Paranormal is paramount at library

Erica Magda

Erica Magda

By Mark Rivera

Julius Grice saw a ghost.

At least, he thought he did.

“I was at home one night, up really late in my basement. I knew everyone in my house was asleep, but I thought I heard walking upstairs. When I went up to check, I could have sworn I saw someone sitting on the couch,” said the junior in LAS.

Cases like this may be few and far between, but there is a place on campus where the paranormal is paramount, and it’s not one you’d expect.

Through the month of August, the Main Library is home to an exhibit on the paranormal and occult sciences. According to the exhibit’s Web site, the occult collection contains more than 16,000 items relating to occult sciences and parapsychology and was originally endowed by Merten J. Mandeville in 1966, a retiring professor of commerce.

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Not all the items that are part of the exhibit today were around when the collection started, but it continues to grow.

“(The exhibit) is everything ‘X-Files,'” said JoAnn Jacoby, former selector for the Merten J. Mandeville collection. “It includes works on paranormal phenomena, werewolves, the possibility for occult powers, witchcraft, astrology and 19th century spiritualism,” she said.

And, as with cases in the “X-Files,” items in the exhibit can be taken very seriously.

In fact, the endowment for the occult works was intended by Mandeville to promote serious, scholarly research and study of the occult sciences, Jacoby said.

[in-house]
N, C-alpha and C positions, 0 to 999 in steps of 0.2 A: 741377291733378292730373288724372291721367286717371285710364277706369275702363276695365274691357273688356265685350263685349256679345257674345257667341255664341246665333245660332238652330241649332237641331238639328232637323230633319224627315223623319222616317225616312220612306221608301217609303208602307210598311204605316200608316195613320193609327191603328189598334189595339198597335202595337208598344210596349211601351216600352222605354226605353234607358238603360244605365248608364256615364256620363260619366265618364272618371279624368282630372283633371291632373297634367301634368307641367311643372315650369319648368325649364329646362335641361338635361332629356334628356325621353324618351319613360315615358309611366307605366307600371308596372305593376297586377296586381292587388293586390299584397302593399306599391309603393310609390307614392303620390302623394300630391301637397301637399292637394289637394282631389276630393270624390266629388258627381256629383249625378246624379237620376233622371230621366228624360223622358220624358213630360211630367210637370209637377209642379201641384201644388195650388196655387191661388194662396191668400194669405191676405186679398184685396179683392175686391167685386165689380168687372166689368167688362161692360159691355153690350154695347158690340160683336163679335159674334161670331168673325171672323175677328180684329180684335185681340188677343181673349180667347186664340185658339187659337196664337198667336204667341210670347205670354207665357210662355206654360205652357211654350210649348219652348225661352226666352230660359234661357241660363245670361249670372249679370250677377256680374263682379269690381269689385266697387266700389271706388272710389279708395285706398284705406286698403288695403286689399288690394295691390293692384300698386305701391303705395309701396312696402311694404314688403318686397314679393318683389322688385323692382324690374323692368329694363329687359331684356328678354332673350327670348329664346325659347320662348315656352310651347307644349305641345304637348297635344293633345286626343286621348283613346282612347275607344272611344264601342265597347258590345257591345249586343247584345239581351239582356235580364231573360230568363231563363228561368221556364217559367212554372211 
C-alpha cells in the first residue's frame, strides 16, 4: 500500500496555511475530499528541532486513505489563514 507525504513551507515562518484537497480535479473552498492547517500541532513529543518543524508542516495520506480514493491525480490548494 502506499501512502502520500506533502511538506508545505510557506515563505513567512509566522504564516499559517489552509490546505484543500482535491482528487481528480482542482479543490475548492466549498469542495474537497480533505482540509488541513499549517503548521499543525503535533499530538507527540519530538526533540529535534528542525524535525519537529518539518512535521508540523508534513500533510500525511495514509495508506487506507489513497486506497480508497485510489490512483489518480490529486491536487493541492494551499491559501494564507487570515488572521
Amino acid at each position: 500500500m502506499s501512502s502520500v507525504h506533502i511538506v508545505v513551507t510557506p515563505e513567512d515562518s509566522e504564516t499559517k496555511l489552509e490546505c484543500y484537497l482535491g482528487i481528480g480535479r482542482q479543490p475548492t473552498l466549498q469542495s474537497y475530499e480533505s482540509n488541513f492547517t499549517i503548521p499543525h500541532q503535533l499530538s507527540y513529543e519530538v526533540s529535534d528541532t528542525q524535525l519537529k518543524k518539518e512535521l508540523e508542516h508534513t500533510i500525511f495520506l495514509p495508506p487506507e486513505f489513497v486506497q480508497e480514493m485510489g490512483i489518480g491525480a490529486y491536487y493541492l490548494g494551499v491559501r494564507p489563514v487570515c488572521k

With all of the items available, there are ample subjects to study. The exhibit’s Web site lists 17 unique areas into which eager students may delve.

Yet, the library has had these occult materials for some time. The exhibit simply draws attention to them, Jacoby said.

“A lot of people use the items (in the collection) for fun, but they can be invaluable for people serious about the occult sciences,” she said.

Still, the exhibit can go beyond being an aid to true occult believers in their quest for knowledge. It can also help social scholars.

“The exhibit is helpful for scholars who want to study what people were thinking at a particular time,” said Michelle Chronister, graduate assistant in the Education and Social Sciences Library.

“It adds a different perspective and showcases a collection that not many people know the library has,” she said.

“I think (the paranormal) is interesting as hell,” said Jason Solfisburg, junior in Engineering. “This stuff could explain hauntings.”

But, whether you’re a true believer in the occult or just an interested passer-by, the Mandeville collection can capture the imagination while enriching your understanding of the past.

“The collection provides a window into popular culture and social history,” Jacoby said. “It’s great for learning about a particular time period.”